Chemicals in cosmetics - are they safe?

Are personal care products full of carcinogens and other toxic chemicals?
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  • Updated:24 Jun 2009

04.Putting it all in perspective

Almost all cancers can be attributed to known carcinogens and carcinogenic lifestyles, such as tobacco, alcohol, sun, excessive red and processed meats, lack of fruit and vegetables, obesity, bacteria, viruses and lack of exercise.

Yet with so many people getting cancer these days, not to mention the apparent increase in fertility problems, allergies, attention deficit hyperactivity disorder, chronic fatigue syndrome and other modern-day maladies, you can’t help but wonder about man-made chemicals in our food, homes and the environment. Given the ubiquity of their use, it’s easy to blame ingredients in cosmetics. Many substances haven’t been well studied, and there are vested interests on both sides ensuring the message about the safety or danger of chemicals gets maximum – and credible – airplay.

The US-based health and environment advocacy coalition, Campaign for Safe Cosmetics, is lobbying to get the personal care products industry to phase out use of chemicals linked to cancer, birth defects and other serious health concerns, and replace them with safer alternatives – already with some successes.

Should you be worried?

Many chemicals used in personal care products are dangerous in high concentrations, high dose (when administered to laboratory animals) and industrial quantities. Some people may also suffer an allergic reaction to the smaller quantities, such as you’d find in personal care products.

The various websites that warn about chemicals in cosmetics often refer to hazards and warnings in the chemicals’ material safety data sheets (MSDS). Each chemical’s MSDS provides information about its properties, how to handle it, all possible hazards (accidents, prolonged exposure and so on) and how to deal with them. They can be easily found by googling both the chemical name and MSDS online. However, MSDSs aren’t targeted at consumers; they’re relevant for people who work with industrial quantities of concentrated chemicals, not those who use them in diluted and very small quantities.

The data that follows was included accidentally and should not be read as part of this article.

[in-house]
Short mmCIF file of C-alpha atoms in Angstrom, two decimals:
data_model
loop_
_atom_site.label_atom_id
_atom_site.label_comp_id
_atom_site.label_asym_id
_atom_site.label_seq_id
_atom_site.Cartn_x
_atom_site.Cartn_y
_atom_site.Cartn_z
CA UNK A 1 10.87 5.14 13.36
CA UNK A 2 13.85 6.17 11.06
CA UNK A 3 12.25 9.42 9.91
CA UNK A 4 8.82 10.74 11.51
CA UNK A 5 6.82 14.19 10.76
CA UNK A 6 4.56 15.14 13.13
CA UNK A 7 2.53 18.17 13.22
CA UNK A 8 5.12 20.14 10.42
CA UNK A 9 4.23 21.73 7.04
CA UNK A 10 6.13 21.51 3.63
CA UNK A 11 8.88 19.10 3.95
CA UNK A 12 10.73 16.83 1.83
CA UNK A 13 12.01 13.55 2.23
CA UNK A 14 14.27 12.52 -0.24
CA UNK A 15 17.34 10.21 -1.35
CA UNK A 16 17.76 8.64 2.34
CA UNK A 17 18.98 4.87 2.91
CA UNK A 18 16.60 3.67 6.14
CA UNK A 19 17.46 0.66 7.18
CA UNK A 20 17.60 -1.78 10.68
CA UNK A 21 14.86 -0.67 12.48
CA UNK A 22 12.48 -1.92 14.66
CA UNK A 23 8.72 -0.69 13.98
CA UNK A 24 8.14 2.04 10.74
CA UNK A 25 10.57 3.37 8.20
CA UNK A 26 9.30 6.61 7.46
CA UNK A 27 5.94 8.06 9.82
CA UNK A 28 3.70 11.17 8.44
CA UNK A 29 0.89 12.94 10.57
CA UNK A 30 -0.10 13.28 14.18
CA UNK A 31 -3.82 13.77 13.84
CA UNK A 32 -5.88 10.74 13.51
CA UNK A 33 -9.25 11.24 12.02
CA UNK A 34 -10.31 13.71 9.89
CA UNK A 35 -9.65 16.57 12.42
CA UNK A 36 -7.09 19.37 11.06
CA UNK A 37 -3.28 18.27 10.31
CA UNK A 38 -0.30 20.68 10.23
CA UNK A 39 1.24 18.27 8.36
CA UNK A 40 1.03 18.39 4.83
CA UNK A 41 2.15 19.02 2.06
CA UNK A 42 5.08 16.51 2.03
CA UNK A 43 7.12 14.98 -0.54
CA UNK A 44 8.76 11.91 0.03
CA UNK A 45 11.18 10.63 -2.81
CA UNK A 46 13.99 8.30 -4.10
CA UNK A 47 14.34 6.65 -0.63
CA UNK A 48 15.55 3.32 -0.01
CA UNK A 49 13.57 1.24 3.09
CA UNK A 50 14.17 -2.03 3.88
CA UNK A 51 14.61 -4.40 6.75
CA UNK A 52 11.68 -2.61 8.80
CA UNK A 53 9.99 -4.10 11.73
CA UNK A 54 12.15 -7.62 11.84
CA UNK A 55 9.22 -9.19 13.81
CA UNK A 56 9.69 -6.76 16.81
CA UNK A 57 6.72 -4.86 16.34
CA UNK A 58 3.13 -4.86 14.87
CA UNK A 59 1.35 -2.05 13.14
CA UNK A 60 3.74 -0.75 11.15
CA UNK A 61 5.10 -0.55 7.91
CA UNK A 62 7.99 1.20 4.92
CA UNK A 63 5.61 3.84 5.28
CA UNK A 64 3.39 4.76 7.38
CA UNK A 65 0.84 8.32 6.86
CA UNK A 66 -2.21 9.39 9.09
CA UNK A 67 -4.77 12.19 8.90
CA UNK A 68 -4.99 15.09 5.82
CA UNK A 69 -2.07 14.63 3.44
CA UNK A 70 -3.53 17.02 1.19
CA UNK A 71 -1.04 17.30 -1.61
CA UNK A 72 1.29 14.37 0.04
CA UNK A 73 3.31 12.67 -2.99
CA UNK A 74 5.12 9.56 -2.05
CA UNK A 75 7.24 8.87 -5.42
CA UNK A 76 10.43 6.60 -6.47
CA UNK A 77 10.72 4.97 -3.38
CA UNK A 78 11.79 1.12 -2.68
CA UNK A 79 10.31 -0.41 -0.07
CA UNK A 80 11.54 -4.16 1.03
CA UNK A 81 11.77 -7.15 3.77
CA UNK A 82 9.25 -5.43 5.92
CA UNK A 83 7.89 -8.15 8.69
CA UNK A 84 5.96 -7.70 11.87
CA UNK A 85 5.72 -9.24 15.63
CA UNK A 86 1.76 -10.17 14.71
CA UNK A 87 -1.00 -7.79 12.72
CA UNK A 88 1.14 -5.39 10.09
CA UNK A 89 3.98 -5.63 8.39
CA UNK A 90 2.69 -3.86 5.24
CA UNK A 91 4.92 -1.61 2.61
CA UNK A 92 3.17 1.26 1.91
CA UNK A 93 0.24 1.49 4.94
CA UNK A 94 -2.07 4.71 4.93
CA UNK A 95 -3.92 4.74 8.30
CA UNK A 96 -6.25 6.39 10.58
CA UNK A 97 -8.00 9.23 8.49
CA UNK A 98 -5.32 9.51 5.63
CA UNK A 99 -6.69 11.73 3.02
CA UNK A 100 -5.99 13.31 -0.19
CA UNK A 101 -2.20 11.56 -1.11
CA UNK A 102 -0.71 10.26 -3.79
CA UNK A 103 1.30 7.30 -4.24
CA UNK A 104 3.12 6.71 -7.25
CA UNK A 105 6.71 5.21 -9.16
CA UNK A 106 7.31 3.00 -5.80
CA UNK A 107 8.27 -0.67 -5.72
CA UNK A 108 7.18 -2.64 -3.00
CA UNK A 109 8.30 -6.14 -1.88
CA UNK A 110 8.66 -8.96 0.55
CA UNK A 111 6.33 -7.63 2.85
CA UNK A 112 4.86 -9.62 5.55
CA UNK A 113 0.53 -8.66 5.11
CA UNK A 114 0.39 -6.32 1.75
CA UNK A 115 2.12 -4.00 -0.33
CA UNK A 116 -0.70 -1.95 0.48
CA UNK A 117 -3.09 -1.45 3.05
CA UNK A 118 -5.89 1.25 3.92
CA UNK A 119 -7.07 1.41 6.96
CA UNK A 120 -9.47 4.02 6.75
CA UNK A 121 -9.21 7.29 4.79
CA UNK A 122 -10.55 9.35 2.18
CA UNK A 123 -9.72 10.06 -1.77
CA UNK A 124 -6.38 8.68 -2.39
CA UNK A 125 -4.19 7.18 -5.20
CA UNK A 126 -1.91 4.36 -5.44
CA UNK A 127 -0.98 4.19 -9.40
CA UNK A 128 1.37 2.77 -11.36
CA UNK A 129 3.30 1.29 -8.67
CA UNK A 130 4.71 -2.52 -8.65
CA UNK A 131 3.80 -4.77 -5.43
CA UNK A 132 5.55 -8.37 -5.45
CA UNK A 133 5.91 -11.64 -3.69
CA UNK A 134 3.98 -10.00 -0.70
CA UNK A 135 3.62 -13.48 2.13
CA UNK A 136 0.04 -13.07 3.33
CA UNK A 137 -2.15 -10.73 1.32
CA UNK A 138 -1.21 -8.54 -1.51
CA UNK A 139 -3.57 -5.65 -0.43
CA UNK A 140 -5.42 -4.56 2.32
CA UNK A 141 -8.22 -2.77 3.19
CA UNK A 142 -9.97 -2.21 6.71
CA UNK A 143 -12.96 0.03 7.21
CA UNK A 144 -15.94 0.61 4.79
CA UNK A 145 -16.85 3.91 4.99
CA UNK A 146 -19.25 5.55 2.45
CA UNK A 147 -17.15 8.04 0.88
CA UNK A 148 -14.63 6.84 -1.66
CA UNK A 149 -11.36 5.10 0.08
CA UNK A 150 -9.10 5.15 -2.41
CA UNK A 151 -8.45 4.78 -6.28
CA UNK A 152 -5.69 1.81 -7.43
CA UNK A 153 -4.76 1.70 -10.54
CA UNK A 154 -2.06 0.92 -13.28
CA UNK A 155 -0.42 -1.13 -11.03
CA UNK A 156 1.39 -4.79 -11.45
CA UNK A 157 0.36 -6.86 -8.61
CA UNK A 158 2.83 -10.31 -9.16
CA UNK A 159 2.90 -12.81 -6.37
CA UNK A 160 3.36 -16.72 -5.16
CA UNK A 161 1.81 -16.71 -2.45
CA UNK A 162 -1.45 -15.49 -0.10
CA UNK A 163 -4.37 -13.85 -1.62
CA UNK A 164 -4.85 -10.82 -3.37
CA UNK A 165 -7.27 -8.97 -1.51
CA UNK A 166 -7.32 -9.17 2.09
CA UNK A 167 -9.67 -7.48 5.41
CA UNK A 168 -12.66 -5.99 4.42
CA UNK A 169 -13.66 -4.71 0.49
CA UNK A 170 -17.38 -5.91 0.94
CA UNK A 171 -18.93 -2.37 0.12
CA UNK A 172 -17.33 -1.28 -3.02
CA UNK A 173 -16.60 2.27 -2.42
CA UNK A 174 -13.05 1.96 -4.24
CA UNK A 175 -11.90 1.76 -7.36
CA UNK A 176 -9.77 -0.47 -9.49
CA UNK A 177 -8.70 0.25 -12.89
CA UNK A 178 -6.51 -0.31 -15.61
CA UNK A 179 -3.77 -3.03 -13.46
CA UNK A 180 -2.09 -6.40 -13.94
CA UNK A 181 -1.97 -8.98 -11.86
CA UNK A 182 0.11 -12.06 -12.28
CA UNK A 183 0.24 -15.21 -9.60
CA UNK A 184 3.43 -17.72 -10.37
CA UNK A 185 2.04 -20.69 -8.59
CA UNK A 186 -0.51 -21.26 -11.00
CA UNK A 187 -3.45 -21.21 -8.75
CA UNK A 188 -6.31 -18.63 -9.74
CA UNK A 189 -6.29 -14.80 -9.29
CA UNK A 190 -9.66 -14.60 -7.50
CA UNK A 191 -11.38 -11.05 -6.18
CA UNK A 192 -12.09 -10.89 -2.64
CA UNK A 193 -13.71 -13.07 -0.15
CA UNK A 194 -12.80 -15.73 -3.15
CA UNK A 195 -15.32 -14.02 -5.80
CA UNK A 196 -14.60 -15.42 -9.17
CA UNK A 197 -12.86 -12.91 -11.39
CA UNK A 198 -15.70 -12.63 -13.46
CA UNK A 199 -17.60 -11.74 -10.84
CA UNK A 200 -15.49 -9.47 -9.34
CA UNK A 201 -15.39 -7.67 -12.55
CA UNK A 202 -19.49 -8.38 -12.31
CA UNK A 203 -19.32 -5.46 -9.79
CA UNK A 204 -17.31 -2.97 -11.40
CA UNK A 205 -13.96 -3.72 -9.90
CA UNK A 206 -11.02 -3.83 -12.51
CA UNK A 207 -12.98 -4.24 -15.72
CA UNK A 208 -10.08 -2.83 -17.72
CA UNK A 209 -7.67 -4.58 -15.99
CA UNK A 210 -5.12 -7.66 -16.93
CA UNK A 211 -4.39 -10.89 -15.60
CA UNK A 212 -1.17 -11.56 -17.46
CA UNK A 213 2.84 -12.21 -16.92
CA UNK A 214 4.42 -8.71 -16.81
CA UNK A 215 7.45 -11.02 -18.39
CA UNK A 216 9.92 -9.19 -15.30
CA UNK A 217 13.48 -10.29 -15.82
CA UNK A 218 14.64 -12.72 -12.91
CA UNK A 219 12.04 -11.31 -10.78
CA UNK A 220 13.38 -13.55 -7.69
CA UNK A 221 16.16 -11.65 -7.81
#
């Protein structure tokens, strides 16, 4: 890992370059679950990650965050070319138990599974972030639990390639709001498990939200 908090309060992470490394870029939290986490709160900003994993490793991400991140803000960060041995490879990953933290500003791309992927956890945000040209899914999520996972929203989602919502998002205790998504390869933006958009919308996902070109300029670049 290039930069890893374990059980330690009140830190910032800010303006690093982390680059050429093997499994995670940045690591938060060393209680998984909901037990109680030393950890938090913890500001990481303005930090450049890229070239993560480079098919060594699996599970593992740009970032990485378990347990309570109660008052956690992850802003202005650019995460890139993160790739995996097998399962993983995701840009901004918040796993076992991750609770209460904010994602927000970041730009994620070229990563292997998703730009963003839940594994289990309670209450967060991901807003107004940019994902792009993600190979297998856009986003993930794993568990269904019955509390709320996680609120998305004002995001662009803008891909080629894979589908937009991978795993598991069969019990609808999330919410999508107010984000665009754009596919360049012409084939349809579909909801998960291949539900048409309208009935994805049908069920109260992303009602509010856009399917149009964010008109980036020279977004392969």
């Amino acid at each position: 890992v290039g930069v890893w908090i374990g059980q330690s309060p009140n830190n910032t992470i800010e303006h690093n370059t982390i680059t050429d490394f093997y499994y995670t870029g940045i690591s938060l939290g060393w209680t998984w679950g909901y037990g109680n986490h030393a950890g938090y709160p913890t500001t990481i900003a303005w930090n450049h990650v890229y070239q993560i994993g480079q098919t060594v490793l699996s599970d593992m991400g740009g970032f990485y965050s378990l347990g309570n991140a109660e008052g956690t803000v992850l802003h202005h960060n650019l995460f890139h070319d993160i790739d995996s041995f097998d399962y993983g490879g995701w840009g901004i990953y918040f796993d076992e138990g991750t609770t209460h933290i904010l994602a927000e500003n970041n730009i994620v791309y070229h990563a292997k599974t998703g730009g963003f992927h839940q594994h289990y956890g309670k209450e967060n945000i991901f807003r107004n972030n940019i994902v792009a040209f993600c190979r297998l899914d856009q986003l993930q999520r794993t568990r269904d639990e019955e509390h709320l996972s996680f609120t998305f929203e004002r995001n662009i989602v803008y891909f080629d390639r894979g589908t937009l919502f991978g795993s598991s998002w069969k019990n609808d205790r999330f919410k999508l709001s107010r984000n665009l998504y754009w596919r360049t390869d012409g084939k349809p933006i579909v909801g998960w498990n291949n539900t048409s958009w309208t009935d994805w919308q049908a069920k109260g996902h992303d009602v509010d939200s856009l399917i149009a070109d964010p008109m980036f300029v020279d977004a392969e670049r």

Many warnings also relate to the effects of large doses of chemicals on lab animals, typically rats and mice, which aren’t a reliable prediction of the effects small doses will have on humans. For example, substances that cause cancer in mice don’t necessarily cause it in rats and vice versa. Human beings also live more complex lives, exposing ourselves to food, lifestyle and environmental factors that may increase or decrease the carcinogenic potential of a given substance. Conversely, however, substances safe for lab animals may be dangerous for humans.

Many of the websites providing this information have a vested interest in scaring consumers. They’re often selling so-called “natural” products that claim not to contain dangerous chemicals, or books highlighting the dangers of common cosmetics. Some scientists seeking more funding have also been accused of disseminating doubt, essentially scaring money out 
of people for further research.

Dermatology and toxicology experts CHOICE spoke to agreed that based on current knowledge, cosmetics ingredients in the marketplace are safe to use as directed. “These chemicals are used in very small quantities and some, like shampoos and so on, for only a very short period of time,” says Dr Rosemary Nixon, from the Australasian College of Dermatologists. “Cosmetic products are defined by their temporary effects and inability to change our body’s physiology. Very little, if any, of the product would be able to penetrate the outer layer of the skin.”

In the future, when these chemicals have been in use for many decades and/or more rigorous studies have been conducted, some long-term detrimental effects may be discovered for ingredients currently accepted as safe (see Challenging Assumptions in Toxicology Testing).

For now, in the absence of good evidence of harm, consumers need to decide for themselves whether the benefits of using products containing these ingredients outweigh any potential risks and whether these risks are greater than the known lifestyle-related risks mentioned above. Buying major international brands or at least steering clear of products without an ingredients list is your best bet if you 
are concerned.


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